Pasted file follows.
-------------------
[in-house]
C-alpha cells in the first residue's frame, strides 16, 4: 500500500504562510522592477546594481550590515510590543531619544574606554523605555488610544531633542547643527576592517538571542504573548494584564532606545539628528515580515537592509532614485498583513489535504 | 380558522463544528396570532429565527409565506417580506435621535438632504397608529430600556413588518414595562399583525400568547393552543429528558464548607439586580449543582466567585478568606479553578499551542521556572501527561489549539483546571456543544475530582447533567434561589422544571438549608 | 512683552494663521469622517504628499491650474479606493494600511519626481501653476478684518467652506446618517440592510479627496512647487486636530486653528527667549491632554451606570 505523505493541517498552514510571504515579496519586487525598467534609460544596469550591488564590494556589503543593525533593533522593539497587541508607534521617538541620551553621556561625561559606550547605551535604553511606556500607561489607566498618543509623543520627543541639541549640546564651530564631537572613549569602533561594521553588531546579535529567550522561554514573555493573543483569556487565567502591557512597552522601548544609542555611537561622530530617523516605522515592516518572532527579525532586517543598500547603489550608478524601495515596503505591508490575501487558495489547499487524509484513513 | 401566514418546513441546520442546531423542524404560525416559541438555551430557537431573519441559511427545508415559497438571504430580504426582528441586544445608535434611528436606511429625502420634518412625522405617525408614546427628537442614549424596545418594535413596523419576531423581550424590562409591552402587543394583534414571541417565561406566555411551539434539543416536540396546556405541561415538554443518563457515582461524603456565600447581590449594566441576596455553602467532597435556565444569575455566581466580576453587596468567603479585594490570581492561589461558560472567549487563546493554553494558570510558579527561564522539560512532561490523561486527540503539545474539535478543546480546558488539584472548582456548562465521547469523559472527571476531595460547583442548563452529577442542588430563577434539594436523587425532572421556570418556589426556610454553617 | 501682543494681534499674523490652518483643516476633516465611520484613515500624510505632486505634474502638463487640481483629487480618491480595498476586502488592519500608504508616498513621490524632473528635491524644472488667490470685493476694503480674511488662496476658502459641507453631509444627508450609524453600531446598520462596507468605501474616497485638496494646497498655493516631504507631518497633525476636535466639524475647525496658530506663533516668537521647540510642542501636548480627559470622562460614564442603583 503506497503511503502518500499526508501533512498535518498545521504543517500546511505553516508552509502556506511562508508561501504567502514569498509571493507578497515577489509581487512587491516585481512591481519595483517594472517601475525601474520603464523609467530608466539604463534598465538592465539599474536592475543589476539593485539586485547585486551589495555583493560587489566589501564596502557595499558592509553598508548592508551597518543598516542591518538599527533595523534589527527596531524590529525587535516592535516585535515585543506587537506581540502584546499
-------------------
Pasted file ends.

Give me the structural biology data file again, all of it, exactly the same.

[in-house]
C-alpha cells in the first residue's frame, strides 16, 4: 500500500504562510522592477546594481550590515510590543531619544574606554523605555488610544531633542547643527576592517538571542504573548494584564532606545539628528515580515537592509532614485498583513489535504 | 380558522463544528396570532429565527409565506417580506435621535438632504397608529430600556413588518414595562399583525400568547393552543429528558464548607439586580449543582466567585478568606479553578499551542521556572501527561489549539483546571456543544475530582447533567434561589422544571438549608 | 512683552494663521469622517504628499491650474479606493494600511519626481501653476478684518467652506446618517440592510479627496512647487486636530486653528527667549491632554451606570 505523505493541517498552514510571504515579496519586487525598467534609460544596469550591488564590494556589503543593525533593533522593539497587541508607534521617538541620551553621556561625561559606550547605551535604553511606556500607561489607566498618543509623543520627543541639541549640546564651530564631537572613549569602533561594521553588531546579535529567550522561554514573555493573543483569556487565567502591557512597552522601548544609542555611537561622530530617523516605522515592516518572532527579525532586517543598500547603489550608478524601495515596503505591508490575501487558495489547499487524509484513513 | 401566514418546513441546520442546531423542524404560525416559541438555551430557537431573519441559511427545508415559497438571504430580504426582528441586544445608535434611528436606511429625502420634518412625522405617525408614546427628537442614549424596545418594535413596523419576531423581550424590562409591552402587543394583534414571541417565561406566555411551539434539543416536540396546556405541561415538554443518563457515582461524603456565600447581590449594566441576596455553602467532597435556565444569575455566581466580576453587596468567603479585594490570581492561589461558560472567549487563546493554553494558570510558579527561564522539560512532561490523561486527540503539545474539535478543546480546558488539584472548582456548562465521547469523559472527571476531595460547583442548563452529577442542588430563577434539594436523587425532572421556570418556589426556610454553617 | 501682543494681534499674523490652518483643516476633516465611520484613515500624510505632486505634474502638463487640481483629487480618491480595498476586502488592519500608504508616498513621490524632473528635491524644472488667490470685493476694503480674511488662496476658502459641507453631509444627508450609524453600531446598520462596507468605501474616497485638496494646497498655493516631504507631518497633525476636535466639524475647525496658530506663533516668537521647540510642542501636548480627559470622562460614564442603583 503506497503511503502518500499526508501533512498535518498545521504543517500546511505553516508552509502556506511562508508561501504567502514569498509571493507578497515577489509581487512587491516585481512591481519595483517594472517601475525601474520603464523609467530608466539604463534598465538592465539599474536592475543589476539593485539586485547585486551589495555583493560587489566589501564596502557595499558592509553598508548592508551597518543598516542591518538599527533595523534589527527596531524590529525587535516592535516585535515585543506587537506581540502584546499